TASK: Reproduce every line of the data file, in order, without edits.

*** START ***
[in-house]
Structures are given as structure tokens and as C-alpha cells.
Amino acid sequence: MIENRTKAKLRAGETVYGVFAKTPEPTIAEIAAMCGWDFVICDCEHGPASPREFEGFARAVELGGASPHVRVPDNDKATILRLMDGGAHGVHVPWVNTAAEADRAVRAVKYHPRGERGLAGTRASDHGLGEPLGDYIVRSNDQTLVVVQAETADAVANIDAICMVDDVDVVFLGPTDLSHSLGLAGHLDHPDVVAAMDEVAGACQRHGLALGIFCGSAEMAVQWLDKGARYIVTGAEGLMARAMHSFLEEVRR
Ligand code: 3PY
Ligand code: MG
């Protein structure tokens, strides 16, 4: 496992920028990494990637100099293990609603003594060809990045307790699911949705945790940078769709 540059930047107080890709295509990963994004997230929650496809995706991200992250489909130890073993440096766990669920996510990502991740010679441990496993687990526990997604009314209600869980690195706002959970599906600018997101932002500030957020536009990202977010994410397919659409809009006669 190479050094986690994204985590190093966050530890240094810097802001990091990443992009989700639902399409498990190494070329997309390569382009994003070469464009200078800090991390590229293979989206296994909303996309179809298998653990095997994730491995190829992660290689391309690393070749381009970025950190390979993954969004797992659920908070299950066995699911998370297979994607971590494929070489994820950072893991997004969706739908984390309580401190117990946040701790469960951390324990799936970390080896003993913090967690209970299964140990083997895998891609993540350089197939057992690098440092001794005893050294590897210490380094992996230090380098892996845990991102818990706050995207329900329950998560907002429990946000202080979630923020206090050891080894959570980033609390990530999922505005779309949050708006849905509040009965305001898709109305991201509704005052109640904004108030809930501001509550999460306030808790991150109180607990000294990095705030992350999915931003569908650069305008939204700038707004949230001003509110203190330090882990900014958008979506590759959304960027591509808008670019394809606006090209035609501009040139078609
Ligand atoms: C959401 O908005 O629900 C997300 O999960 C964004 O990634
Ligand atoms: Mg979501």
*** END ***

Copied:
[in-house]
Structures are given as structure tokens and as C-alpha cells.
Amino acid sequence: MIENRTKAKLRAGETVYGVFAKTPEPTIAEIAAMCGWDFVICDCEHGPASPREFEGFARAVELGGASPHVRVPDNDKATILRLMDGGAHGVHVPWVNTAAEADRAVRAVKYHPRGERGLAGTRASDHGLGEPLGDYIVRSNDQTLVVVQAETADAVANIDAICMVDDVDVVFLGPTDLSHSLGLAGHLDHPDVVAAMDEVAGACQRHGLALGIFCGSAEMAVQWLDKGARYIVTGAEGLMARAMHSFLEEVRR
Ligand code: 3PY
Ligand code: MG
């Protein structure tokens, strides 16, 4: 496992920028990494990637100099293990609603003594060809990045307790699911949705945790940078769709 540059930047107080890709295509990963994004997230929650496809995706991200992250489909130890073993440096766990669920996510990502991740010679441990496993687990526990997604009314209600869980690195706002959970599906600018997101932002500030957020536009990202977010994410397919659409809009006669 190479050094986690994204985590190093966050530890240094810097802001990091990443992009989700639902399409498990190494070329997309390569382009994003070469464009200078800090991390590229293979989206296994909303996309179809298998653990095997994730491995190829992660290689391309690393070749381009970025950190390979993954969004797992659920908070299950066995699911998370297979994607971590494929070489994820950072893991997004969706739908984390309580401190117990946040701790469960951390324990799936970390080896003993913090967690209970299964140990083997895998891609993540350089197939057992690098440092001794005893050294590897210490380094992996230090380098892996845990991102818990706050995207329900329950998560907002429990946000202080979630923020206090050891080894959570980033609390990530999922505005779309949050708006849905509040009965305001898709109305991201509704005052109640904004108030809930501001509550999460306030808790991150109180607990000294990095705030992350999915931003569908650069305008939204700038707004949230001003509110203190330090882990900014958008979506590759959304960027591509808008670019394809606006090209035609501009040139078609
Ligand atoms: C959401 O908005 O629900 C997300 O999960 C964004 O990634
Ligand atoms: Mg979501």